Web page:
BY Joy Ong
Whether it’s from a series of accidental flashes at sleepovers, or confident women strutting around in public changing rooms, you have probably seen your fair share of vaginas. With a diverse array of vaginas comes a diverse array of pubic hair styles and grooming choices…
There is a commonly held stigma surrounding female pubic hair. We don’t talk about it and we usually don’t acknowledge it. This stigma creates a social taboo and shame culture where there shouldn’t be. In order to break the stigma around vulva beauty and diversity, it is important to understand the history of female pubic hair and how we got to the standards deemed sexy and acceptable today.
Ancient Egyptians considered pubic hair to be uncivilised and repulsive. They removed it with flint or bronze razors. The Ancient Greeks kept their pubic hair smooth and shiny like their statues. It was a symbol of class and status. The Romans would immediately pluck the earliest signs of pubic hair on young girls with a tweezer-like contraption called ‘vosella’. They even had their own version of Nair, called ‘dropax’— a mixture of a female goat’s gall, powdered venom, resin and bat’s blood. Women were often scolded if they didn’t remove their pubic hair, as it was deemed a sign of uncleanliness.
In contrary, there has been no scientific evidence to prove that grooming pubic hair is more hygienic, or has any other health benefits.
During the Middle ages women would maintain pubic hair with regular trimming. The first pubic hair wig was created in 1450. It was called the ‘merkin’, and was originally worn by sex workers who had shaven to prevent pubic lice or cover symptoms of sexually transmitted diseases. In the 19th Century, upper-class lovers in the U.K. would collect each other’s pubic hair as keepsakes.
In 1915, Gilette released their first razor designed for women. Later in 1946, the first bikini was released. This new exposure of flesh pressured and encouraged women to remove their pubic hair. The 60’s and 70’s became a time of sexual liberation. Empowered women soon made the ‘full-on’ bush a mainstream style and a feminist way of life.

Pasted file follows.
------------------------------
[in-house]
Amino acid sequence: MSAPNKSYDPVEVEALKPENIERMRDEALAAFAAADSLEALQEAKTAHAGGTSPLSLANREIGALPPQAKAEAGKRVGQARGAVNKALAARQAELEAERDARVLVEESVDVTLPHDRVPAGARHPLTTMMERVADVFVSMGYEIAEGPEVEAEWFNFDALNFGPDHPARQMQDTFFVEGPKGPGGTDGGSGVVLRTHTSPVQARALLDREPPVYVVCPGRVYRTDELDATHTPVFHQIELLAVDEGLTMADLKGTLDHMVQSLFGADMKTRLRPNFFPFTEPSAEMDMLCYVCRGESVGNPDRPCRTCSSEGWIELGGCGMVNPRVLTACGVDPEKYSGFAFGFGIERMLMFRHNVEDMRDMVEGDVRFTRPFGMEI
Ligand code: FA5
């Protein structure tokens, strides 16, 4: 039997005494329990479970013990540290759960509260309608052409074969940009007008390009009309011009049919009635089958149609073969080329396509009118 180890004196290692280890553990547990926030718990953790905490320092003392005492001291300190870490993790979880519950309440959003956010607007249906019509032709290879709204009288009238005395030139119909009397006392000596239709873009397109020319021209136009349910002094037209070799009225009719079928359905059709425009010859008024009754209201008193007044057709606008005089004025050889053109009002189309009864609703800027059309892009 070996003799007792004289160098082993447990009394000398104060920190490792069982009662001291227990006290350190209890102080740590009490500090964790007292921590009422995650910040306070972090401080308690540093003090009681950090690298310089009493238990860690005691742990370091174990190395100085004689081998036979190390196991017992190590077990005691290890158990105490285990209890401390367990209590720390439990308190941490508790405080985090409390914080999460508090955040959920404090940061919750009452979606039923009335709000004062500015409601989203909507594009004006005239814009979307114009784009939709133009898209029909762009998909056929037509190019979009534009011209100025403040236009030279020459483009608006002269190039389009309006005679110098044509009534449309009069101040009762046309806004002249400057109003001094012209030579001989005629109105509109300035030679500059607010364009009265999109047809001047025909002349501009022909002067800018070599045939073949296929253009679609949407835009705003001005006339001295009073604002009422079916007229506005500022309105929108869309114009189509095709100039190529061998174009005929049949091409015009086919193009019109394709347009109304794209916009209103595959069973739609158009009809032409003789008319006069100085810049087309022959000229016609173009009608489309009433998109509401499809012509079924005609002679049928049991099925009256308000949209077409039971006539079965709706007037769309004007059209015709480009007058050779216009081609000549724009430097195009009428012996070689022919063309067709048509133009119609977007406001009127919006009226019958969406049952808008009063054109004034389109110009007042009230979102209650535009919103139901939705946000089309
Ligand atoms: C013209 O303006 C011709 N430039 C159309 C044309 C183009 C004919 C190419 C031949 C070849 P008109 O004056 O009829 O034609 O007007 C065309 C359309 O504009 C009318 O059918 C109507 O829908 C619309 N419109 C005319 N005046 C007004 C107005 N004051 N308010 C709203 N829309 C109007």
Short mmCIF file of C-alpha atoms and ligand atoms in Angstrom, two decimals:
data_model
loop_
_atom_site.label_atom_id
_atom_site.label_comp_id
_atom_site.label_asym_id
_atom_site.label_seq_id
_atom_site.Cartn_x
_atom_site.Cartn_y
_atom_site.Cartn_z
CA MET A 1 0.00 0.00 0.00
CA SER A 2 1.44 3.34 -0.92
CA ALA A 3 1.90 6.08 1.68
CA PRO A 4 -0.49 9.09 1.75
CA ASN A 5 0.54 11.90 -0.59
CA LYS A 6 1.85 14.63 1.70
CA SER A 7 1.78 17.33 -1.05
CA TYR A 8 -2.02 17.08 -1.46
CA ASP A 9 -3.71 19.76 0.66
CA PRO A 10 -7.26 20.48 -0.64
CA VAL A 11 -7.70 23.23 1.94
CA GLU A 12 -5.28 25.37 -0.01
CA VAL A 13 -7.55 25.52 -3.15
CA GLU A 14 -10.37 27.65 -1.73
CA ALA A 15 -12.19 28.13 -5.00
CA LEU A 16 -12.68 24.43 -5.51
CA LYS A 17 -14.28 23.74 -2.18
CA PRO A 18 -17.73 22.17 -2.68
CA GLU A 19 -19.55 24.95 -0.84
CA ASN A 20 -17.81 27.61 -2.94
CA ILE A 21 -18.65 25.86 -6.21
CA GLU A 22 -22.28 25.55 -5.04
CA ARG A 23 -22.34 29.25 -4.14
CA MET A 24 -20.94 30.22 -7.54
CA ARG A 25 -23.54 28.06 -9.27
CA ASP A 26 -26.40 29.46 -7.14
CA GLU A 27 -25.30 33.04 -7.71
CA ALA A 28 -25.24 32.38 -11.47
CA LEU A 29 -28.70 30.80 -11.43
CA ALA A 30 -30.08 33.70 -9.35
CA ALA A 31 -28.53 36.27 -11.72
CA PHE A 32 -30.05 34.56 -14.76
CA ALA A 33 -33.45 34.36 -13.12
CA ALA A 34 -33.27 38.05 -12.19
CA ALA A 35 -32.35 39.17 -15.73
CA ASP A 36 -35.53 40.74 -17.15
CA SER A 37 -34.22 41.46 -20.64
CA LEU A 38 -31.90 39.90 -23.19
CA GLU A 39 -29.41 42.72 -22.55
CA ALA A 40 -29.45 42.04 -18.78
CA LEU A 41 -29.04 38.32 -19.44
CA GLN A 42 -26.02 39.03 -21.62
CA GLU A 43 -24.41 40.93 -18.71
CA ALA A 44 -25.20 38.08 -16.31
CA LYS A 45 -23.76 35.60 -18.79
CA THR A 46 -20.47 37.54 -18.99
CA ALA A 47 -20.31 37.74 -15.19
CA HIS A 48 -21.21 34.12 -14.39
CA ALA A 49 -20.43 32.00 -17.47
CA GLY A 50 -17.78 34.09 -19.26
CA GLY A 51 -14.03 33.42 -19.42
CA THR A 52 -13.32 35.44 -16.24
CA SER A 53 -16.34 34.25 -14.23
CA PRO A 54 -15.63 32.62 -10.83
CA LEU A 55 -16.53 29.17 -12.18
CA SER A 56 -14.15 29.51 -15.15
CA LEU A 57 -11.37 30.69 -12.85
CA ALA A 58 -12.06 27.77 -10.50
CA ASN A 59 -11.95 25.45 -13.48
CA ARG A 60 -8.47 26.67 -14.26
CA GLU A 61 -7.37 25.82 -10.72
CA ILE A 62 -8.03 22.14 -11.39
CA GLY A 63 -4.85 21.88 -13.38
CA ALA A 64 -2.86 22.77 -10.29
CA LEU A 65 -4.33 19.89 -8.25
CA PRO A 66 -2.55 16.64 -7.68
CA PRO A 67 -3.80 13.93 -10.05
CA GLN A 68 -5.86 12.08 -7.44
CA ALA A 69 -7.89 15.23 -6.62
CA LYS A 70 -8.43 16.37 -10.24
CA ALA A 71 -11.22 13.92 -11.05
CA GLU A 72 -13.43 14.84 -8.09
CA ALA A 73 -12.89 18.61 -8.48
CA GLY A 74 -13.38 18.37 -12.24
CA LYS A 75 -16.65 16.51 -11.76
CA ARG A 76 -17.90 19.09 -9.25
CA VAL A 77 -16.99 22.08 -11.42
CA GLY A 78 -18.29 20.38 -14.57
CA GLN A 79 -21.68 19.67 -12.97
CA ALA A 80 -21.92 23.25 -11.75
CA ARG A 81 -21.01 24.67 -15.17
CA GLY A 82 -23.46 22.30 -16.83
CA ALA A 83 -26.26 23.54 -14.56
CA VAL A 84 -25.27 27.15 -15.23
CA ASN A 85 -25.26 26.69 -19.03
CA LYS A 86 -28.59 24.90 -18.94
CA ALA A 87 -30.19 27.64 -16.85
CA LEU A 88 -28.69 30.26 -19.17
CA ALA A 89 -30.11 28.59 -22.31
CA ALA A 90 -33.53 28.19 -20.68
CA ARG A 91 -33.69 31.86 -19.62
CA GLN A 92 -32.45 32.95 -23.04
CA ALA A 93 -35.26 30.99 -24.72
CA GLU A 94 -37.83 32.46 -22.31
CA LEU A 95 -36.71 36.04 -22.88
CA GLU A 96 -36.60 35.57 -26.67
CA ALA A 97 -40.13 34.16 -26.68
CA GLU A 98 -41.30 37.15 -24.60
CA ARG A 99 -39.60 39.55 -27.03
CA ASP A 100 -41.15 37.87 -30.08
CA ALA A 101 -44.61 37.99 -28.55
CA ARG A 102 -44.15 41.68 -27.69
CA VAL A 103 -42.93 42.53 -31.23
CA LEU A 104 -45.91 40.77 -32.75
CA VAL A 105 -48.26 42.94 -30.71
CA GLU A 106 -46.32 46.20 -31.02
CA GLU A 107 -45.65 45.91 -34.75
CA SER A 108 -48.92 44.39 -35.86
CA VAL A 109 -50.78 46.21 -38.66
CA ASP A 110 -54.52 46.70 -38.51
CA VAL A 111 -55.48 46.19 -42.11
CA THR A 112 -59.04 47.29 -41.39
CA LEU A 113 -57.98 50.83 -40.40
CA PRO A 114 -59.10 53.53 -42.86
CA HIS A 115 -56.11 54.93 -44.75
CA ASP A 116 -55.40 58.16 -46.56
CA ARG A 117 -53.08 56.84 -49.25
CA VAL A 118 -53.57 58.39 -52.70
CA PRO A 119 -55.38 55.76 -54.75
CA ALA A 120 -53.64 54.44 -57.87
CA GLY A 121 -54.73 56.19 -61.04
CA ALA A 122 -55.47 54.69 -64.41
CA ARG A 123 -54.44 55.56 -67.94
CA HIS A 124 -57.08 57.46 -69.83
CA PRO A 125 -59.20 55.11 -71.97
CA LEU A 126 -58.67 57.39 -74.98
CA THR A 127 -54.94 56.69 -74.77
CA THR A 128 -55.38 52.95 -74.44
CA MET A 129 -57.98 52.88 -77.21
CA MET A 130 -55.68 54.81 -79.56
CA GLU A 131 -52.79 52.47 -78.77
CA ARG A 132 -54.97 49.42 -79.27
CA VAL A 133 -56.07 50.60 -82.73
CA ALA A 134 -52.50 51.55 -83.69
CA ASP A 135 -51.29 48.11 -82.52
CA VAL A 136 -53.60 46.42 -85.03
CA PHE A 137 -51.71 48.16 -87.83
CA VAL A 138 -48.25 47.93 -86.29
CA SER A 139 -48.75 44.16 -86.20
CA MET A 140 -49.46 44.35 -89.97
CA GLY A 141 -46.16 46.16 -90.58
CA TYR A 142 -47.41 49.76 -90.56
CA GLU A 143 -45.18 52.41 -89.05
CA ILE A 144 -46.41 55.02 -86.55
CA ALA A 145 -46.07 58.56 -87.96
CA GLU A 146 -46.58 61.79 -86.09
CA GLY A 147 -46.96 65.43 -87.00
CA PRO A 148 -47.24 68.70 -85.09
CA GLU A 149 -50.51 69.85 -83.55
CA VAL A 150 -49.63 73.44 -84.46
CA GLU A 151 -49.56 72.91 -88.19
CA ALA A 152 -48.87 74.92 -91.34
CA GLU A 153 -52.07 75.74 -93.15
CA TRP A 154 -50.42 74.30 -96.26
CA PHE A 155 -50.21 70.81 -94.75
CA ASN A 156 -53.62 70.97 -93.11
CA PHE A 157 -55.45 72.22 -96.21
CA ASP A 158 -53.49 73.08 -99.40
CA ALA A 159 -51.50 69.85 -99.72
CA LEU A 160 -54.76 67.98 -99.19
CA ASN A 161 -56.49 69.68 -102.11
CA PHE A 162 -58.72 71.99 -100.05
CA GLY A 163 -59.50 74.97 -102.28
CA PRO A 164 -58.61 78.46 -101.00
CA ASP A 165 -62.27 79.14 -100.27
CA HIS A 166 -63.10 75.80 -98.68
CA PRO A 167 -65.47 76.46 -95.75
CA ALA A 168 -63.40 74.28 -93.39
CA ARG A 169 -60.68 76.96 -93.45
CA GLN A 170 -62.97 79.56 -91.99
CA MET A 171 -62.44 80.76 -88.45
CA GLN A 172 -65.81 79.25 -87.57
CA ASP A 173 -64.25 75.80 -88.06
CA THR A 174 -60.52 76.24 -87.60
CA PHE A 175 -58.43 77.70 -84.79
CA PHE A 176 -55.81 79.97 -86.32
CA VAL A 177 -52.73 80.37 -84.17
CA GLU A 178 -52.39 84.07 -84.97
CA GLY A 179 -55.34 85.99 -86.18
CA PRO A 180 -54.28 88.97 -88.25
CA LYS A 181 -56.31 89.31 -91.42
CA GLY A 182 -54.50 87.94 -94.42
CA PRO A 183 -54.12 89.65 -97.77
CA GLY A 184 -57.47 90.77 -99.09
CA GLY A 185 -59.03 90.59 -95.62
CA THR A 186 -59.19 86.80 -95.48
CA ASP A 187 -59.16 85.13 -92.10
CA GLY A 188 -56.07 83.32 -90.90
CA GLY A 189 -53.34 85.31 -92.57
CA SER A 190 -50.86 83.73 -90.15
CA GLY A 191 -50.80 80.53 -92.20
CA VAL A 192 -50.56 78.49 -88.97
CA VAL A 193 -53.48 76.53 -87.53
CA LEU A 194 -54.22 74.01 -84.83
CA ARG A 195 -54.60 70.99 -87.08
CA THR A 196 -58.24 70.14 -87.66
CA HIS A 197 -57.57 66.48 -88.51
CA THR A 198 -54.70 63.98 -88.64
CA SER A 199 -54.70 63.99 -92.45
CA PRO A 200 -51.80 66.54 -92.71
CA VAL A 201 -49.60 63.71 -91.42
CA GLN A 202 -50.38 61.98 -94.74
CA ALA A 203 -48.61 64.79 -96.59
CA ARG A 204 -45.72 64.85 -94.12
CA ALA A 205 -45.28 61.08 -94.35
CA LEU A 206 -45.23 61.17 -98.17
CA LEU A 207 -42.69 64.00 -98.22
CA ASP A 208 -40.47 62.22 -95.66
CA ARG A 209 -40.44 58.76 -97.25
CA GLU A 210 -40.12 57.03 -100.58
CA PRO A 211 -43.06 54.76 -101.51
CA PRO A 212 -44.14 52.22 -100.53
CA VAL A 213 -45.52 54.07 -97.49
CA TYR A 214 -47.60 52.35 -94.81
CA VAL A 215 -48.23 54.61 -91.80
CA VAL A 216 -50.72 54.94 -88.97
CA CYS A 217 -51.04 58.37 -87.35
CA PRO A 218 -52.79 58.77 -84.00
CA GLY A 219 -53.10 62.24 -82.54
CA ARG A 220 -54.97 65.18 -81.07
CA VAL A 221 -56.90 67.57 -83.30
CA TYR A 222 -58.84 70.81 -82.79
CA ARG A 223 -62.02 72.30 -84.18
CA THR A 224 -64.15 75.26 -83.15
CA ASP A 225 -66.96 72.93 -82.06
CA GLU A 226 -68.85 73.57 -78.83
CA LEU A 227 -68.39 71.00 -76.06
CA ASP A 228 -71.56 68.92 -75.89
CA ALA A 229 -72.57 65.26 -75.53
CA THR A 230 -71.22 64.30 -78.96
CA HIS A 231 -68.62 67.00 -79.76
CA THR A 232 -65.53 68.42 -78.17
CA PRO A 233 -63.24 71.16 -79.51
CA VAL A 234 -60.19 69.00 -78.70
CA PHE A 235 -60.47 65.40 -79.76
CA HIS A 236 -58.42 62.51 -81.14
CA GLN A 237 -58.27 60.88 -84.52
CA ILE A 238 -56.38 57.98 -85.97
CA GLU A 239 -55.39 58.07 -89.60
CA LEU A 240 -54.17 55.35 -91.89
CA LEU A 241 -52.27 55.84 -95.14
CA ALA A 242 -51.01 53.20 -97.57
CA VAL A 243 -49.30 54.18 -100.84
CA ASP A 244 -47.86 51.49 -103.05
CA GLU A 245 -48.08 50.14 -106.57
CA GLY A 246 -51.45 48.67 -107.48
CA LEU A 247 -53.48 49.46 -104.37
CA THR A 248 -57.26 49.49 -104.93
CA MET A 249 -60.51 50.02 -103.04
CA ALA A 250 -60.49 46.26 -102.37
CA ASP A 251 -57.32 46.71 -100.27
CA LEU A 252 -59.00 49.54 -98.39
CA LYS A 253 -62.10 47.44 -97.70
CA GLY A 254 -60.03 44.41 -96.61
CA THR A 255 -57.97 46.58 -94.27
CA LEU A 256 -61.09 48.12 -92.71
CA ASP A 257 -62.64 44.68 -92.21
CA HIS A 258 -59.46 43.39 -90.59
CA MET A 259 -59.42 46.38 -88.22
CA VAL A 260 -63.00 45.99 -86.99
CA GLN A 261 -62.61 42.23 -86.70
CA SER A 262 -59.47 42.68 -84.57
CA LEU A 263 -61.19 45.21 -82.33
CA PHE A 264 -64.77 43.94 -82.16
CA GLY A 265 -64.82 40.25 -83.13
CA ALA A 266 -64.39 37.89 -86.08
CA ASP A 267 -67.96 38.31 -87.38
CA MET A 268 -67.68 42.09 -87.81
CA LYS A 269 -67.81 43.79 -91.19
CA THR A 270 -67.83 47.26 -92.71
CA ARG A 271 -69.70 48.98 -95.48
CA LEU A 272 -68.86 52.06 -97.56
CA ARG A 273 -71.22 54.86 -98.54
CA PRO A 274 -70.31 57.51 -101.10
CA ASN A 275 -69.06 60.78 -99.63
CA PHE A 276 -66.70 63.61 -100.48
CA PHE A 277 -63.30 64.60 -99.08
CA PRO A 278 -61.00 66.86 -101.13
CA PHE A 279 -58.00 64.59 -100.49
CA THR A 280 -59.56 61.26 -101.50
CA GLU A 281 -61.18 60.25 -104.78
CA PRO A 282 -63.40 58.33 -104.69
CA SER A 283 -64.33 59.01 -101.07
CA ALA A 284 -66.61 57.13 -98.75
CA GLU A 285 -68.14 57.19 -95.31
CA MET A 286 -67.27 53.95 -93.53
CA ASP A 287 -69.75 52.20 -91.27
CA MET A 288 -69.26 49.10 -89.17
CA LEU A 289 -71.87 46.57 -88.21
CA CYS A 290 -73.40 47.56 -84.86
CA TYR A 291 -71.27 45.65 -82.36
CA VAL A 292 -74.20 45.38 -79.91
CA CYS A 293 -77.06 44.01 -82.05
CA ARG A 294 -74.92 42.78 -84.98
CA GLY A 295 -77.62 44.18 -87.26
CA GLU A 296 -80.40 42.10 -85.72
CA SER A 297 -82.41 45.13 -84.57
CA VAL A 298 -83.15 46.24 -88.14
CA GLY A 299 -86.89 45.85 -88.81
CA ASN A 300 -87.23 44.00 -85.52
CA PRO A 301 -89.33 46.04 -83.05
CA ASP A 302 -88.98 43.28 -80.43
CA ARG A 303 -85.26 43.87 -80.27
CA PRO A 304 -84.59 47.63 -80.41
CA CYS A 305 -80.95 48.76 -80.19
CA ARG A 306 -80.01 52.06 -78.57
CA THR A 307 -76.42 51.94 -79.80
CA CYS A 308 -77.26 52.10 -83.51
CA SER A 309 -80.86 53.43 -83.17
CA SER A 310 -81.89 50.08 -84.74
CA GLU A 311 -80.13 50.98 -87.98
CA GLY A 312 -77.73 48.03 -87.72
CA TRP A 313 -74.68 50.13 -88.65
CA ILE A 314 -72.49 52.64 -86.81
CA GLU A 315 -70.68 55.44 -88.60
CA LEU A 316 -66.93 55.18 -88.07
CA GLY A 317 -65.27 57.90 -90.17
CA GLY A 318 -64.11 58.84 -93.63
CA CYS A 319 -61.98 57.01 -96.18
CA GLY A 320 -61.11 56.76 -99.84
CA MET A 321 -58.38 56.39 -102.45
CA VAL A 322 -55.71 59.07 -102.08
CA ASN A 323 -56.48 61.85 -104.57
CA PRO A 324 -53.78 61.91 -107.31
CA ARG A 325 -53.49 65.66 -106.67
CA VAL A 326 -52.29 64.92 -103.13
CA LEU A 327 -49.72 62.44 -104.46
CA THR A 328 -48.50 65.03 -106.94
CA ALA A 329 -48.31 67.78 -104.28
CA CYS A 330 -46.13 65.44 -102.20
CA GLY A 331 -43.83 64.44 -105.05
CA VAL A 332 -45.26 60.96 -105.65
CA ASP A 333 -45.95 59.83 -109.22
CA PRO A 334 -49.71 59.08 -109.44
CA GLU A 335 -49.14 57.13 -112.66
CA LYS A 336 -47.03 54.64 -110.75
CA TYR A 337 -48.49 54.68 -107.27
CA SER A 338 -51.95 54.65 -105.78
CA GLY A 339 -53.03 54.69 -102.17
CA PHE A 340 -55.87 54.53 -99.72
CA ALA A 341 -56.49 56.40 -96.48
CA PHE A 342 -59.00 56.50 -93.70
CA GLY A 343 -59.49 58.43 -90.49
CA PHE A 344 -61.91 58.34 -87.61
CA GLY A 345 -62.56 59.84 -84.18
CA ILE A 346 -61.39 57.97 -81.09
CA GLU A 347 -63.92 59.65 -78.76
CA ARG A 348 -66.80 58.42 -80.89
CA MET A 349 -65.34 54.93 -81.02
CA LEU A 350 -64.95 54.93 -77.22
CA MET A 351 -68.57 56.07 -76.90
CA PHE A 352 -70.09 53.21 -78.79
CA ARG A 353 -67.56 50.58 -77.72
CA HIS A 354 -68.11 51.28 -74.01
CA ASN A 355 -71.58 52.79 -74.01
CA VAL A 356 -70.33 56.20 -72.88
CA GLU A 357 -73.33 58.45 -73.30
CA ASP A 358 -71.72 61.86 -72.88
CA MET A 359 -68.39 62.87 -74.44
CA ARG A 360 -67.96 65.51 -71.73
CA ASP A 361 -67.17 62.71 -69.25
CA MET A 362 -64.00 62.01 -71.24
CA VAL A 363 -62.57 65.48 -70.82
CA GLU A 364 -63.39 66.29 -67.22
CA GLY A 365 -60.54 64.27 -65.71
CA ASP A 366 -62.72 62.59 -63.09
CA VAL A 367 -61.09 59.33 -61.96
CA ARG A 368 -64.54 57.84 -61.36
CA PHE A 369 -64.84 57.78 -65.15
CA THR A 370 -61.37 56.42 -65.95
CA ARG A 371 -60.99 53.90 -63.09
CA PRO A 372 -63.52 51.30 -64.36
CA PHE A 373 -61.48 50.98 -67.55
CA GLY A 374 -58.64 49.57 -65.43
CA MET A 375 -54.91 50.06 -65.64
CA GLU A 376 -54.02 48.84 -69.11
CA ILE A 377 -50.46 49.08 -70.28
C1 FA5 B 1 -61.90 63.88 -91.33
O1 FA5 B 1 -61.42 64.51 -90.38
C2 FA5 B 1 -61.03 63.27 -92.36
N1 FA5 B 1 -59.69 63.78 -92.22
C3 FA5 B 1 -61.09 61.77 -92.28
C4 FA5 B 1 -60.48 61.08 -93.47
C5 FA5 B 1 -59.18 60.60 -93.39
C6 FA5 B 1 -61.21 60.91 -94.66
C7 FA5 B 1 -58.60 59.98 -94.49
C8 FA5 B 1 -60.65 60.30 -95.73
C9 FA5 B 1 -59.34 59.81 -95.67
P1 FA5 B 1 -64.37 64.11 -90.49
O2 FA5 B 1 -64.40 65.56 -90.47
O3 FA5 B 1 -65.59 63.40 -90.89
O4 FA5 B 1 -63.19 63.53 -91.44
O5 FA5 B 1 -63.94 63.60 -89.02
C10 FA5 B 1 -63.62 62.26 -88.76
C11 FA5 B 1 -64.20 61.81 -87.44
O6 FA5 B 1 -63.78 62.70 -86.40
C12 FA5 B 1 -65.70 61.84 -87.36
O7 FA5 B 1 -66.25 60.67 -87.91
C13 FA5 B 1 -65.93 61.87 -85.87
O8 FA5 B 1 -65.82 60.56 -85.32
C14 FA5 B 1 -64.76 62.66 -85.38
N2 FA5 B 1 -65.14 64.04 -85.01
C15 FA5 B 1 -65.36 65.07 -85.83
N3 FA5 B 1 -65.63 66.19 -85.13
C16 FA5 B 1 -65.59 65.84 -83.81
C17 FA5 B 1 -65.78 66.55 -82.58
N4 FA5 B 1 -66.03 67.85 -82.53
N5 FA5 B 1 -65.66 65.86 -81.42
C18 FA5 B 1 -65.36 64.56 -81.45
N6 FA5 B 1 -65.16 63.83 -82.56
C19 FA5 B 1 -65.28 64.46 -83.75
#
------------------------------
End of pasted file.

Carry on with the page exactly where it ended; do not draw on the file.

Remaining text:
The late 90’s saw Brazilian waxes become a risqué trend. On September 17th, 2000, the infamous Sex & the City episode “Brazilian” aired. Carrie Bradshaw’s wax sent the world into frenzy, turning into an international obsession and phenomenon. Everyone and their mothers were booking appointments with their local waxing salons for the majority of the 2000’s. The rising influence and accessibility of the porn industry due to the internet saw the bald-barbie-look as the ideal for women. Even the slightest sight of regrowth deemed a woman “unattractive” and “dirty”. However, celebrities such as Cameron Diaz and Gwyneth Paltrow were quick to express their love and defence for the vintage bush.
The 2010’s have introduced newer and more advanced methods of pubic hair removal, such as laser technologies with prices starting at $900. In South Korea, pubic hair transplant surgery is being performed, starting at $2000, as a sign of fertility and sexual health.
During recent years, popular Instagram trends such as pubic braiding and glitter bombing have been created to embrace the previously oppressed hair growth between every woman’s legs. With so many different trends, the discussion and variety of pubic hair is rapidly increasing from where we were five years ago.
Today, women are empowered to embrace their pubic hair. With celebrities such as Madonna and Miley Cyrus advocating and promoting this newfound freedom, acceptance and discussions surrounding female pubic hair are becoming more open and encouraged. Pubic hair is a natural occurrence in the life of every single woman (and man). The rising discussion of female pubic hair today, inspires an acceptance and confidence which women have never been able to experience before. Whether you take the au naturel approach of “whatever grows goes” or you rock a more trimmed do, embrace it, because the truth is, you can do whatever the hell you want with your pubic hair.